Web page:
3D Printing Business: Inside Markforged


Share this Article

Boston, Massachusetts is coming into its own as a hub of advanced technologies, championed by an expanding array of strong businesses and fed into through a wealth of prestigious local institutions of higher education. 3D printing is, unsurprisingly, thriving in such an environment, and strongly featuring in this picture is high-strength 3D printing company Markforged, founded in 2013 by CEO Greg Mark. I recently enjoyed the opportunity to visit Mark and several members of the team at the company’s headquarters in Watertown to discuss technology on their turf rather than at 3D printing shows around the country.

The Watertown facility is new to Markforged — my visit was, in fact, just three days after the team moved into the 43,000-square-foot space. The move was necessary, as the young company has been growing quickly with some impressive recent upticks in business. Markforged, now 85 employees strong, outgrew its former 16,000-square-foot HQ in Cambridge, and is already working to fill the new capacity, with the team expected to expand beyond 100 members by the end of the year. The growth in space and personnel is supported by some serious business increases, as Markforged reports more than 300% growth since the start of 2017, which they note as being more than any previous year in the history of the company. Strong sales led to achieving profitability in the first half of 2017.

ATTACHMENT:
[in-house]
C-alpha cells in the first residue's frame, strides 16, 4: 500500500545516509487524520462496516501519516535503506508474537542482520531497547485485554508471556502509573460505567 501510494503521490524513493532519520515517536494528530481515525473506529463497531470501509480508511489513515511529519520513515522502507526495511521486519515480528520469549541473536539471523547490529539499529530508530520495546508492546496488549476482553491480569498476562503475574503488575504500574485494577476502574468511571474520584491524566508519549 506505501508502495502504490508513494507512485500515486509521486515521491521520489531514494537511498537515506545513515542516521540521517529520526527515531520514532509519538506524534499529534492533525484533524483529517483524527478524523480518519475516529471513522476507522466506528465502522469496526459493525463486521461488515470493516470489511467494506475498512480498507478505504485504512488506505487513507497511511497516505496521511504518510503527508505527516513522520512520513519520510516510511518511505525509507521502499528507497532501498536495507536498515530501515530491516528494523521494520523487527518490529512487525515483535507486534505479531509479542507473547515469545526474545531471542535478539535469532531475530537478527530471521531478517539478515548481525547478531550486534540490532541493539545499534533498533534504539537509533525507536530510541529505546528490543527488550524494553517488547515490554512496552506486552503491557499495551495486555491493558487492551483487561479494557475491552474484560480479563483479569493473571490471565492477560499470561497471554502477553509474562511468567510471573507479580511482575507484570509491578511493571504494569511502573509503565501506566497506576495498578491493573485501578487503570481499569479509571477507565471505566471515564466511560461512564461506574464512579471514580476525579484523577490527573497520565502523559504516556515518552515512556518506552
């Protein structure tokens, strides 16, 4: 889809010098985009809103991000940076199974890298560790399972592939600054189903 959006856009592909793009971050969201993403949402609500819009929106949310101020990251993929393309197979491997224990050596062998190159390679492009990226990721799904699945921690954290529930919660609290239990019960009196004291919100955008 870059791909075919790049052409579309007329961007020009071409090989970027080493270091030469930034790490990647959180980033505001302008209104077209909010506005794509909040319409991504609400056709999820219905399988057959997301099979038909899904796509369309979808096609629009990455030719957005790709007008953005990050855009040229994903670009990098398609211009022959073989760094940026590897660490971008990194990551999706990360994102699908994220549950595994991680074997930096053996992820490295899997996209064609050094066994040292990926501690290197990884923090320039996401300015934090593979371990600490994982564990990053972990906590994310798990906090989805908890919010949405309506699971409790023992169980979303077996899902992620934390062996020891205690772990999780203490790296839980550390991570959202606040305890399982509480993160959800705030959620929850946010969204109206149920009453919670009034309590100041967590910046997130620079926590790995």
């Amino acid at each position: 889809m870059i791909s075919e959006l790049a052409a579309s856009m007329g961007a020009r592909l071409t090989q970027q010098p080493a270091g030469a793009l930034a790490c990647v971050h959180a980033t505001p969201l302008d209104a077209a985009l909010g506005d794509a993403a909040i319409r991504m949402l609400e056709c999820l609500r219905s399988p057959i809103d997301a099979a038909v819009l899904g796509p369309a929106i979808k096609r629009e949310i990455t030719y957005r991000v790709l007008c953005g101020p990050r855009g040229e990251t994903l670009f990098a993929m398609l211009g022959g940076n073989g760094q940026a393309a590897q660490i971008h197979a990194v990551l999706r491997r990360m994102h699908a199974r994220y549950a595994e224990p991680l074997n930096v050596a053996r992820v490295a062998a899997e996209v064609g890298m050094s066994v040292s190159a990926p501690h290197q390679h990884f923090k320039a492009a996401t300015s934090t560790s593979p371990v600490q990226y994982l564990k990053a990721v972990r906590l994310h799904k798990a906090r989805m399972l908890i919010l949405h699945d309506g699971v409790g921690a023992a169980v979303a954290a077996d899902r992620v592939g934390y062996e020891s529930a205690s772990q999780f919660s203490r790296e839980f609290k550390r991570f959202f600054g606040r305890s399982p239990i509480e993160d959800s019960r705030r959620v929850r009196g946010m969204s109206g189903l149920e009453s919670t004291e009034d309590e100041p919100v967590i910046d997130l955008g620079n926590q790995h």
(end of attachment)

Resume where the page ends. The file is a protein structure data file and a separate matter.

Mark credits his team with the positive momentum, and noted that the new space allows for easier connections with everyone in the company, including those working around the globe through digital connections.